Why are there companies and institutions strongly backing this amendment if it's not a good idea? One family, James and Virginia Stowers have, as of the end ofJune, put over $15,000,000 (that's MILLION) into the propaganda supporting this amendment. Ask yourself why. Stem cell lines created from adult stem cells cannot be patented. They can provide life saving treatments, they can grow into all kinds of human tissue, but the scientist who produces them cannot patent thecell line for profit. Stem cell lines created from embryos can be patented forPROFIT. Big profit. This is why the backers of this amendment are pushing so hard for it. This is why they insist that they are "against" human cloning (as are most Missourians), when, in fact, they are trying to guarantee that they will have access to government funds to promote cloning.

The backers of Amendment 2 will also tell you that his amendment is necessary to provide access to Missouri citizens for "life saving cures". There is no foundation for that statement; it is propaganda and deception, pure and simple. Missourians have access to every other medical technology, whether it was developed in our state, or not. There is nothing specific about the treatmentswhich have already been developed from stem cells, nor treatments which will be developed in the future, that limits their use to the state in which they were developed. As a matter of fact, Amendment 2 provides no upper limit on the amount that a researcher or company might charge for their stem cell based treatments. Therefore, this amendment may actually end up LIMITING access to stem cell based treatments (which would be considered experimental and therefore not paid for by insurance companies, including Medicaid, for many, many years) to only the very wealthiest Missourians.

You may have noticed that I have been writing for seven paragraphs and have not yet mentioned any religious point of view. Every word above has been soundly based in science, not philosophy or religion. The proponents of this amendment have published editorials stating that there are physicians and other medicalpeople who oppose Amendment 2 on the basis of their religious opinions. The editorial suggests that those who read the article check out this list and ask these physicians, before they allow the physician to treat them, whether they will allow their religious ideals to interfere with treating the patient. I think this is supposed to be some sort of threat to those of us who would sign such a statement against Amendment 2, but I'm not threatened by this. I certainly hope that my faith enhances my ability to care for patients through the most difficult times of their lives - the loss of a child or a critical illness of the mother. Threaten away, editorial writer. You do not frighten me. But, as long as he brought it up, here's their idea of the "religious" angle. A blastocyst is an embryo. A human blastocyst is an early human embryo. You and I were blastocycts before we were embryos. If you test the DNA of a human blastocyst, it is human. The blastocysts which must be destroyed for use in SCNT have a unique combination of chromosomes and DNA. They are human. They are unique. The only thing they lack to be considered a "being" is where they are located - in a test tube instead of a uterus. If you were to be sent into space in a space shuttle, and went for a space walk outside of the protective "womb"of the spaceship, would you be any less human because of your location, or the availability of life support systems? No, you would not. Why, then, are these cloned blastocysts not human, simply because they have not yet been placed intothe womb?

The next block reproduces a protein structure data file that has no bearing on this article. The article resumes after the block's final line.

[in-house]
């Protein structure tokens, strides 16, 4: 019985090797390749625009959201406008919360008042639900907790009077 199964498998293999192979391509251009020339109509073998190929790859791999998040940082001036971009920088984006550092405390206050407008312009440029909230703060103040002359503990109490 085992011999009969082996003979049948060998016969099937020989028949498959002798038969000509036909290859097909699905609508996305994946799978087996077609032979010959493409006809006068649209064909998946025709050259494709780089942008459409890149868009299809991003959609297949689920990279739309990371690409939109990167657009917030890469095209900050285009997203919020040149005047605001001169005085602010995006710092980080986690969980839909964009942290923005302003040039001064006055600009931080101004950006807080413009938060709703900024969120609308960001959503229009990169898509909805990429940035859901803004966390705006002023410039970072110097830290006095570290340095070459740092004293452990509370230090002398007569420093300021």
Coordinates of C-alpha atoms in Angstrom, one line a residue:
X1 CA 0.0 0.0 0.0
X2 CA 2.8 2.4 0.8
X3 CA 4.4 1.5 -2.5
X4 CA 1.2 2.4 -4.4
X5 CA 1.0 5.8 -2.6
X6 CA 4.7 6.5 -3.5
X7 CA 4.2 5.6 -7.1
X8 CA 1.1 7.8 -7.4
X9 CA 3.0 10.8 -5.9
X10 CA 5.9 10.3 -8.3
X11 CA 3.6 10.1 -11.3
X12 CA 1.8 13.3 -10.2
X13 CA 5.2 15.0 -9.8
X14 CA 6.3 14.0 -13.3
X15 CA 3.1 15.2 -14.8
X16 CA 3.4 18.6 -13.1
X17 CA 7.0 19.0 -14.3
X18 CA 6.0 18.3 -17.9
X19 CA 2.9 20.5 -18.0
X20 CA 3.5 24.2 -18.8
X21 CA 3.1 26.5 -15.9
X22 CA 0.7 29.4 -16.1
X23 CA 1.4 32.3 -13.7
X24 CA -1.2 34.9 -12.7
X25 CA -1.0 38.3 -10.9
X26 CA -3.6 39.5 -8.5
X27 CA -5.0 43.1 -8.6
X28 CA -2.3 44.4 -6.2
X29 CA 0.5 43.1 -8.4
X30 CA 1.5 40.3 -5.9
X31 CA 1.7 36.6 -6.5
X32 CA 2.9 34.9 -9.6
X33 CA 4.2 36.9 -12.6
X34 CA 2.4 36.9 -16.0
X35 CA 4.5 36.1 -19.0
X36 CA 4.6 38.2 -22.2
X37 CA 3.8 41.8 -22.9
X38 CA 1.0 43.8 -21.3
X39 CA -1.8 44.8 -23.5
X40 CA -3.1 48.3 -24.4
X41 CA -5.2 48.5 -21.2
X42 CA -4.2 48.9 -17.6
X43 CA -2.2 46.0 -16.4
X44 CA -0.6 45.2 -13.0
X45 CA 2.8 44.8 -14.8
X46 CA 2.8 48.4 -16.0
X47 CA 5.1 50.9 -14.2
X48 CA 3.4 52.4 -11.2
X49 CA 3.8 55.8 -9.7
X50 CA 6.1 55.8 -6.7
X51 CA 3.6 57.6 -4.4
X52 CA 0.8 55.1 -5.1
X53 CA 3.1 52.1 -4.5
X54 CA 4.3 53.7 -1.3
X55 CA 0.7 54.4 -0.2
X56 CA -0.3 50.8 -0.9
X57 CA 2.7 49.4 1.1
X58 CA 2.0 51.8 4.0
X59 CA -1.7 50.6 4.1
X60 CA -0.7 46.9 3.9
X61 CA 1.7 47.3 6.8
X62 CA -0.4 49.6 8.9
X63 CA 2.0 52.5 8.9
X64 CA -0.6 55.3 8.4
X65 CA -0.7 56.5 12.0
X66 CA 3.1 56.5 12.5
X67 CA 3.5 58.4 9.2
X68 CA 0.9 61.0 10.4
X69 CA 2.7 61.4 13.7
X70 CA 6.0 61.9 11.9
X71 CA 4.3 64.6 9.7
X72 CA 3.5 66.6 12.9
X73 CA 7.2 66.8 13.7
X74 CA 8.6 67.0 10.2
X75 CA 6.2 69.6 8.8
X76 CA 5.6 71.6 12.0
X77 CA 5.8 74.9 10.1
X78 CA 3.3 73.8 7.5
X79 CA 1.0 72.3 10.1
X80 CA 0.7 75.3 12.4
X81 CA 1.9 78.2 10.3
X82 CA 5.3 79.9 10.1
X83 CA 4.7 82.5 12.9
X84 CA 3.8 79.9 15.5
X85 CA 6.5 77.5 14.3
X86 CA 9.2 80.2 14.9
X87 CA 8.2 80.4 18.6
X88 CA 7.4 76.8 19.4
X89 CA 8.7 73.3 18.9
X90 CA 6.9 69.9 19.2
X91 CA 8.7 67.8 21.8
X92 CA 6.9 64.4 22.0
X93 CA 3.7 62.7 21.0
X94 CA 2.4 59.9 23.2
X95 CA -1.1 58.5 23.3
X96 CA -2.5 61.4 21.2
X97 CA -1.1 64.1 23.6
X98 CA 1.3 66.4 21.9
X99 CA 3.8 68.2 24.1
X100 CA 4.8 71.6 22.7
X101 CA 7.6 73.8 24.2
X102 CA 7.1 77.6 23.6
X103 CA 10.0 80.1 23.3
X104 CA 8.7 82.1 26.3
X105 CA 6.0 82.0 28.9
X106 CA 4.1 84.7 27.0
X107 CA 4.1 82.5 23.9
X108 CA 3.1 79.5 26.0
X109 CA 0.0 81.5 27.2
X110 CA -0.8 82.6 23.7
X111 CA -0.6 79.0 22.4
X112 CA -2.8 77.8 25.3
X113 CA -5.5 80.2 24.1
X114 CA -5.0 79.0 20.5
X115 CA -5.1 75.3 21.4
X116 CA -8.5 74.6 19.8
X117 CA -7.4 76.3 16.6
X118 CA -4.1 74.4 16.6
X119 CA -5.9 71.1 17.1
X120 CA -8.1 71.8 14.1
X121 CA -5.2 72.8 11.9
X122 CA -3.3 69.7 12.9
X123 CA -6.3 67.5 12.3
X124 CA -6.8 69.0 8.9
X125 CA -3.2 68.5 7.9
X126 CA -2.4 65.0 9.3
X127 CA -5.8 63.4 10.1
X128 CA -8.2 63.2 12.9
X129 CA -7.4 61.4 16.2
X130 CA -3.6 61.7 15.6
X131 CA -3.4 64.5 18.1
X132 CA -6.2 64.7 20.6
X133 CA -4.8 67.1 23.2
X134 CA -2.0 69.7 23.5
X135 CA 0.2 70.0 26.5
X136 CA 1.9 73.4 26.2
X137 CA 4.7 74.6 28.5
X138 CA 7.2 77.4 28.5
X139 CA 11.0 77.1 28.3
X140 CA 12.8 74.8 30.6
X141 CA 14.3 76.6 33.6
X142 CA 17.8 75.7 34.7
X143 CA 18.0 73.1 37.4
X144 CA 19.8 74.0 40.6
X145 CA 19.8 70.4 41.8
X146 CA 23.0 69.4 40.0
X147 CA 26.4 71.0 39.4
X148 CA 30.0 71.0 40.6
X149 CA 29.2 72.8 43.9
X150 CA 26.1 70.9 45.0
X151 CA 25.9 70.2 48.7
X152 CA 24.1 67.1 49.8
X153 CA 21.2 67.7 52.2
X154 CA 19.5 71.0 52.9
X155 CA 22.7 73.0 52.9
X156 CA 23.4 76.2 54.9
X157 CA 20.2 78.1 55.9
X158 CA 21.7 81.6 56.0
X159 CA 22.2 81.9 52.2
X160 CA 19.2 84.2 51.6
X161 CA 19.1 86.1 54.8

Since stem cells are available from other sources, why should we sanction and fund-with our tax dollars - a technology which must, by its very definition, destroy human embryos or else implant them in a woman's uterus, completing the creating of a human clone which is begun by SCNT technology? Please consider this question in November, and whenever this topic of embryonic stem cell research is discussed. Thank you for the length of time that you have spentlooking into this topic with me today.